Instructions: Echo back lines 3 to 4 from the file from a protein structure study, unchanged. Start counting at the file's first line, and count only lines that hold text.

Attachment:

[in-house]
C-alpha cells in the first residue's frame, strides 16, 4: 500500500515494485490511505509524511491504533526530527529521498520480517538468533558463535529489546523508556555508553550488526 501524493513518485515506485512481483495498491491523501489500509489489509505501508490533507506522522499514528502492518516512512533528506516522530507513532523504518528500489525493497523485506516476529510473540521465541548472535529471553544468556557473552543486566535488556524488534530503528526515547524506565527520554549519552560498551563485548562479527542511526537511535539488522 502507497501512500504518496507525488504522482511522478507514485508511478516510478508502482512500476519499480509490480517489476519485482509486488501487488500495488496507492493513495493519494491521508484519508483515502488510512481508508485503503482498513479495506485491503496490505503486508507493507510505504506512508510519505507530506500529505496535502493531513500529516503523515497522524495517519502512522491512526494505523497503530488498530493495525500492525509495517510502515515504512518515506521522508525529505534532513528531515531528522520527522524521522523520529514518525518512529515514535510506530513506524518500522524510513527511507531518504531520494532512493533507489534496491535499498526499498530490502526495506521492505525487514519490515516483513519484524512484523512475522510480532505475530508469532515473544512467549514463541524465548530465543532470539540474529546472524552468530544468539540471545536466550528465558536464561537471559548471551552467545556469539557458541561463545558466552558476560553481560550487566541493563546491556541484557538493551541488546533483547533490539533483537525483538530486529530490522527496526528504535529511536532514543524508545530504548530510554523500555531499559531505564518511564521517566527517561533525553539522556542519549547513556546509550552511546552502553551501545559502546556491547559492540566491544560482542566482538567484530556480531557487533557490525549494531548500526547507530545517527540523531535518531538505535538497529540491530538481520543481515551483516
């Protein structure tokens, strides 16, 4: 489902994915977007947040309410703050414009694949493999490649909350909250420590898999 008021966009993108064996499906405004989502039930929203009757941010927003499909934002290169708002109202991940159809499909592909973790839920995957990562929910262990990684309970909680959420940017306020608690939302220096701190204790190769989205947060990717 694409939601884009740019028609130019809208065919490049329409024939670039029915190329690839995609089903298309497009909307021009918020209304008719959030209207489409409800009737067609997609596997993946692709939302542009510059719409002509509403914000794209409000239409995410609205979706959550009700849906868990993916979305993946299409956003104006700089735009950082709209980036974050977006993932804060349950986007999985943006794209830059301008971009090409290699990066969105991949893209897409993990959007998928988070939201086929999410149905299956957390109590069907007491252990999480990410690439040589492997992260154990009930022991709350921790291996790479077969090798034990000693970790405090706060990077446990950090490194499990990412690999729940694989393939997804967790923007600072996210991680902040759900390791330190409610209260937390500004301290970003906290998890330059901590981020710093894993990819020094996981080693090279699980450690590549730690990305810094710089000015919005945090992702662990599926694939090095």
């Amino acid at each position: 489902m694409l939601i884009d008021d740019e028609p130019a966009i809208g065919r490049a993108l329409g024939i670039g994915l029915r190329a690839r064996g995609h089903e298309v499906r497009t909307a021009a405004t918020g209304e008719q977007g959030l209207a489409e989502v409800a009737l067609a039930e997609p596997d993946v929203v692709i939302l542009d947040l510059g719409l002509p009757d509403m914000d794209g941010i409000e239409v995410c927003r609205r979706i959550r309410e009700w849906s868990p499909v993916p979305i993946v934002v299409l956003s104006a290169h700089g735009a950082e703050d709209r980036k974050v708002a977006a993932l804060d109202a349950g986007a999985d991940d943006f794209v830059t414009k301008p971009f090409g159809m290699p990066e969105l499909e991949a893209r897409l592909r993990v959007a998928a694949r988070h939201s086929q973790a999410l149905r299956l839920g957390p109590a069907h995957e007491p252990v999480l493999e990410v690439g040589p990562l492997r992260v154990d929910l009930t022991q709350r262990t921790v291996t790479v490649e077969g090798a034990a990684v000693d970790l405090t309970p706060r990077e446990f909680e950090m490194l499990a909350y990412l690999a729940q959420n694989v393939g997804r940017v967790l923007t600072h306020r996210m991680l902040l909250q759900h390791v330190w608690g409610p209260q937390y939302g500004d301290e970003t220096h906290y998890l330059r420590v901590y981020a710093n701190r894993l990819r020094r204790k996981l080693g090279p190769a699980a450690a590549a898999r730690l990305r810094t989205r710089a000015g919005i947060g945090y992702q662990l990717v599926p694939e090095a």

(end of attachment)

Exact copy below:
């Protein structure tokens, strides 16, 4: 489902994915977007947040309410703050414009694949493999490649909350909250420590898999 008021966009993108064996499906405004989502039930929203009757941010927003499909934002290169708002109202991940159809499909592909973790839920995957990562929910262990990684309970909680959420940017306020608690939302220096701190204790190769989205947060990717 694409939601884009740019028609130019809208065919490049329409024939670039029915190329690839995609089903298309497009909307021009918020209304008719959030209207489409409800009737067609997609596997993946692709939302542009510059719409002509509403914000794209409000239409995410609205979706959550009700849906868990993916979305993946299409956003104006700089735009950082709209980036974050977006993932804060349950986007999985943006794209830059301008971009090409290699990066969105991949893209897409993990959007998928988070939201086929999410149905299956957390109590069907007491252990999480990410690439040589492997992260154990009930022991709350921790291996790479077969090798034990000693970790405090706060990077446990950090490194499990990412690999729940694989393939997804967790923007600072996210991680902040759900390791330190409610209260937390500004301290970003906290998890330059901590981020710093894993990819020094996981080693090279699980450690590549730690990305810094710089000015919005945090992702662990599926694939090095």
């Amino acid at each position: 489902m694409l939601i884009d008021d740019e028609p130019a966009i809208g065919r490049a993108l329409g024939i670039g994915l029915r190329a690839r064996g995609h089903e298309v499906r497009t909307a021009a405004t918020g209304e008719q977007g959030l209207a489409e989502v409800a009737l067609a039930e997609p596997d993946v929203v692709i939302l542009d947040l510059g719409l002509p009757d509403m914000d794209g941010i409000e239409v995410c927003r609205r979706i959550r309410e009700w849906s868990p499909v993916p979305i993946v934002v299409l956003s104006a290169h700089g735009a950082e703050d709209r980036k974050v708002a977006a993932l804060d109202a349950g986007a999985d991940d943006f794209v830059t414009k301008p971009f090409g159809m290699p990066e969105l499909e991949a893209r897409l592909r993990v959007a998928a694949r988070h939201s086929q973790a999410l149905r299956l839920g957390p109590a069907h995957e007491p252990v999480l493999e990410v690439g040589p990562l492997r992260v154990d929910l009930t022991q709350r262990t921790v291996t790479v490649e077969g090798a034990a990684v000693d970790l405090t309970p706060r990077e446990f909680e950090m490194l499990a909350y990412l690999a729940q959420n694989v393939g997804r940017v967790l923007t600072h306020r996210m991680l902040l909250q759900h390791v330190w608690g409610p209260q937390y939302g500004d301290e970003t220096h906290y998890l330059r420590v901590y981020a710093n701190r894993l990819r020094r204790k996981l080693g090279p190769a699980a450690a590549a898999r730690l990305r810094t989205r710089a000015g919005i947060g945090y992702q662990l990717v599926p694939e090095a």